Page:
[12 May 2013]
PopMatters Interviews Editor
If you’re a young musician or band that is just starting your career, there is no greater gift—or curse—than having your very first effort get bestowed with the following words: “it’s a promising debut.”
Promising because you might be good but you’re not there yet. You need to figure some things out first, cut back on your precious darlings and get to the core of what makes you interesting in the first place. Of course, while this phrase may appear to be somewhat backhanded on the onset, “a promising debut” is better than getting no notice whatsoever. At least people are paying attention. Plus, sometimes a promising debut is better than an out-the-gate winner, as certain rock bands (the Strokes, the Libertines) actually may never fully live up to the promise of their heralded inaugural efforts, soon living under the shadow of their right-place-at-the-right-time noisemaking and never actually being able to overcome it.
Pure X certainly felt that “promising debut” albatross when they released their debut album Pleasure in 2011. Under lots of grimey guitar textures and about 50 gallons of reverb, this Austin trio managed to create an album that sounded exactly like an early 4AD Records release, copping from Red House Painters one moment, This Mortal Coil the next, but all synthesizing it into a sound that was laid back, considered, and quite good. The problem? Every song sounded exactly the same, with virtually no change in texture or tone, just chords, with singer Nate Grace’s voice echoing out of so many canyons of static that you could barely understand a word he said. Individual songs—like the gorgeous “Twisted Mirror”—sounded great when played by itself or dropped into the lineup of a custom playlist. As an end-to-end experience, Pleasure was too monochromatic to fully appreciate the band’s subtle songwriting. It was, in short, “a promising debut.”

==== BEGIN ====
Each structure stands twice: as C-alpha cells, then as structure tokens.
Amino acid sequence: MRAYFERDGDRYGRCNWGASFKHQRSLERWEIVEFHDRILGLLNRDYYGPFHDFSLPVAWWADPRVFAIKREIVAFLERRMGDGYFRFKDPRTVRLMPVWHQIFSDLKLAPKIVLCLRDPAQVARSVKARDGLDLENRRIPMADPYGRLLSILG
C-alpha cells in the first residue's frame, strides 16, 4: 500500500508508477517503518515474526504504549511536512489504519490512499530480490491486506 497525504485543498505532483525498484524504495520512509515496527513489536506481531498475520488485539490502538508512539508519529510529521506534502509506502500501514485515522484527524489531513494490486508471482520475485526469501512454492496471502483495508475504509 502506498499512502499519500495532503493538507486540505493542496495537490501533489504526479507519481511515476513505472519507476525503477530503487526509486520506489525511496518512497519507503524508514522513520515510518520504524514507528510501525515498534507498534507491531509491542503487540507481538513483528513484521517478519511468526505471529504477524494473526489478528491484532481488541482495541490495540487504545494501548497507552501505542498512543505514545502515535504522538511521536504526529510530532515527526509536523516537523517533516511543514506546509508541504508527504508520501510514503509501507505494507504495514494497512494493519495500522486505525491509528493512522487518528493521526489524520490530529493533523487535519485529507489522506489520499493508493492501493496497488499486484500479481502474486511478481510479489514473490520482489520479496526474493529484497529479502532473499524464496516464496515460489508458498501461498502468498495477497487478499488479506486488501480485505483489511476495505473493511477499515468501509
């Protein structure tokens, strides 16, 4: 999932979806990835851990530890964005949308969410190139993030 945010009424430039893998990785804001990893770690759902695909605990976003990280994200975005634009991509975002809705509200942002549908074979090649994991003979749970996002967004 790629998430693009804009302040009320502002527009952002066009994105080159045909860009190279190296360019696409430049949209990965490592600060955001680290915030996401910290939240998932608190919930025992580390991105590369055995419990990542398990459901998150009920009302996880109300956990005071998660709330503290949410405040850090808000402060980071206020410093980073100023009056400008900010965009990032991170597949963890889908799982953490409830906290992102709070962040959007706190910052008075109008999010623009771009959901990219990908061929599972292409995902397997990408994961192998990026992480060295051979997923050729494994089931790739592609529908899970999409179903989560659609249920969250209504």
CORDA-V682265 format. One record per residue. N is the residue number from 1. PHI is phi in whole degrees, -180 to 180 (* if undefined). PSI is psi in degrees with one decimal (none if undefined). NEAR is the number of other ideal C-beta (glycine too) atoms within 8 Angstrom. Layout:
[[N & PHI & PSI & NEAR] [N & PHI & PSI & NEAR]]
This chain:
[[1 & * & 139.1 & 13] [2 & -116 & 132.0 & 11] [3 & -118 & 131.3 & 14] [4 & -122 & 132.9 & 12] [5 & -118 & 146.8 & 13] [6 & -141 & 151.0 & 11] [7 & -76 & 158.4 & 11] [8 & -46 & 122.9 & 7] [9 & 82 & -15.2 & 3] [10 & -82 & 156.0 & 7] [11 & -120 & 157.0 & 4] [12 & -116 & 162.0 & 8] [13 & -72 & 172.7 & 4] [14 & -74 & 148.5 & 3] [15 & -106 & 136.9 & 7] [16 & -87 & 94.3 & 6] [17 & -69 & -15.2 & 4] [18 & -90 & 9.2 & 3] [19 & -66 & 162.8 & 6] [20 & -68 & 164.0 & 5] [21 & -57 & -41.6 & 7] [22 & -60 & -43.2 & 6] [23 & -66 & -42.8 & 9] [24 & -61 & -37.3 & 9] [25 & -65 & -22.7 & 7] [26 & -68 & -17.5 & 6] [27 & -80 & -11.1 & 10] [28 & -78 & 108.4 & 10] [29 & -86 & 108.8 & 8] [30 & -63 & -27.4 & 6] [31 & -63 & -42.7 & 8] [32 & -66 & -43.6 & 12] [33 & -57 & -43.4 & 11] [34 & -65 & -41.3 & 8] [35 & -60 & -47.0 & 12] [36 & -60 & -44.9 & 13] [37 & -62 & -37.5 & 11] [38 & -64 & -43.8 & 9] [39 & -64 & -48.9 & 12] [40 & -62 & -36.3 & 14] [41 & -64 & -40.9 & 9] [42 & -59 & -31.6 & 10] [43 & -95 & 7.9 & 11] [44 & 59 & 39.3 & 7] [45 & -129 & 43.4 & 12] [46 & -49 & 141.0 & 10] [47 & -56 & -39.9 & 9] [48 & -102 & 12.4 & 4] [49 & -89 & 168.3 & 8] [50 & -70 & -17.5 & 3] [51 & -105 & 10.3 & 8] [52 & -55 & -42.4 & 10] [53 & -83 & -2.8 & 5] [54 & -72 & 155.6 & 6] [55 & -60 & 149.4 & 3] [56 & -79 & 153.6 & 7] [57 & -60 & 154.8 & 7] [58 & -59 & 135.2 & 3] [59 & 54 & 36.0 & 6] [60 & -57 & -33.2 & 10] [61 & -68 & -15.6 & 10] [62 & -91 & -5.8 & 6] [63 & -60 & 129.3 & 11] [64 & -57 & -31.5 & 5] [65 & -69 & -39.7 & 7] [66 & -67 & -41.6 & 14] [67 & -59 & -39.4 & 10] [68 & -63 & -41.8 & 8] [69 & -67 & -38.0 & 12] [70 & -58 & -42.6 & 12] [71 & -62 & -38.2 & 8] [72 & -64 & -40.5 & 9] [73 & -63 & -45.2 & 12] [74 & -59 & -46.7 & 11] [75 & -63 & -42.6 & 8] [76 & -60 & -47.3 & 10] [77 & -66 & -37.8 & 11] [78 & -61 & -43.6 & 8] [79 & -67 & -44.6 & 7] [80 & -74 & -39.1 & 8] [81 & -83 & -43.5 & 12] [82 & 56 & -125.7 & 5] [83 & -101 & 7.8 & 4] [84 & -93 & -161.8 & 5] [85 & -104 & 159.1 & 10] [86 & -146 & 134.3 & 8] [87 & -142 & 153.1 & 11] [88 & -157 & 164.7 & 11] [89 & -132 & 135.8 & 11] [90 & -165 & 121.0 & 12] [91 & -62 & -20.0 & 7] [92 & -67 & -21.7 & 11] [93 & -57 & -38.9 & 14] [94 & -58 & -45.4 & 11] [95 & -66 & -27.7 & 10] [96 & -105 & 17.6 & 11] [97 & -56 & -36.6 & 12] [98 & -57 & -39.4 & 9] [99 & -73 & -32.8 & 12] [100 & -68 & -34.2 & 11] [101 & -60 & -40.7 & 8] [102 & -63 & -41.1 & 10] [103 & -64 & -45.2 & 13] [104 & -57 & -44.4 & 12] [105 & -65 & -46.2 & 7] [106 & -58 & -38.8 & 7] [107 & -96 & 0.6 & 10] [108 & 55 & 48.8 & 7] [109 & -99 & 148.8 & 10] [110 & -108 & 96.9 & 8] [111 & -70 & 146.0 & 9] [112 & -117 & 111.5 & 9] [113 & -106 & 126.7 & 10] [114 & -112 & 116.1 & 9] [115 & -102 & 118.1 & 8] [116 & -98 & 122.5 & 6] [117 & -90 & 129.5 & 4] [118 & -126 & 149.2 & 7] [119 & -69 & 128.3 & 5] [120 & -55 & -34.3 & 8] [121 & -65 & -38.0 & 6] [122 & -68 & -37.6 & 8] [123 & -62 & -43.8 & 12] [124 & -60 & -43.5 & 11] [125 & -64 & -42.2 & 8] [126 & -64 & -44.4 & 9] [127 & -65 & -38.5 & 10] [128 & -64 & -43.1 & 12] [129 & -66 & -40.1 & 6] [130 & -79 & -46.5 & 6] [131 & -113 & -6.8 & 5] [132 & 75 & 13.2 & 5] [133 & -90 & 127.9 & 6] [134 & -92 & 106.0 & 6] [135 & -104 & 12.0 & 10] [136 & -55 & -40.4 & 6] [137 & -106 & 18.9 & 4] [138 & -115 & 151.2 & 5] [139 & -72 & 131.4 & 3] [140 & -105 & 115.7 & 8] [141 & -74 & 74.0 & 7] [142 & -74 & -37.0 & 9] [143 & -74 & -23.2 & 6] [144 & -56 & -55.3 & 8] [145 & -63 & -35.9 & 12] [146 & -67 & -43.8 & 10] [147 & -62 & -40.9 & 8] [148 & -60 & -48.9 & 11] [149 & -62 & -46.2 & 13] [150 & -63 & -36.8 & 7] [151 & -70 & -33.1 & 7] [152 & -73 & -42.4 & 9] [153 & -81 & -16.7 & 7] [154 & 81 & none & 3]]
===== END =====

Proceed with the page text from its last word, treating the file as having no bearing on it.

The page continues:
With Crawling Up the Stairs, however, the band appears to have read all their harshest reviews, as Crawling is a noted sonic difference from Pleasure, the Austin-based trio stepping into the studio to get a warmer, more professional production, diversifying the vocal effects and expanding their sound out in several new directions. Unfortunately, even with their fiery desire to grow their sound out into new shapes and forms, the group winds up misstepping on ideas just as often as they get one right, but fortunately for us, those moments that work are positively transcendent.
While the lo-fi fuzz of Pleasure has been completely jettisoned from Crawling‘s 38-minute run time, the most prominent difference between this album and their debut is in how the band recorded Grace’s voice. He never sings the same way in any two given songs, as each new track brings a new filter, effect, or other form of alteration to his plainspoken pipes. On “Thousand Year Old Child”—the track on the disc that sounds most like like anything on Pleasure—Grace quietly harmonizes with himself, double-tracking his vocals while never once showing off with any protracted warbling. On Crawling‘s eponymous opening track, he alternates between crystal-clear falsetto and heavily tremoloed whispers, and then does a U-turn by screeching like a young Rhett Miller on “How Did You Find Me”. While it’s great to hear grace stretch himself out, the truth of the matter is that his voice simply isn’t all that compelling. It’s fine, passable, capable of delivering, but never does it feel like a truly essential element to Pure X’s dynamic. Heck, when he multi-tracks himself on the closing “All of the Future (All of the Past)”, he winds up sounding like Black Rebel Motorcycle Club doing a quiet synth track than he does a man immersing himself in It’ll End in Tears all over again.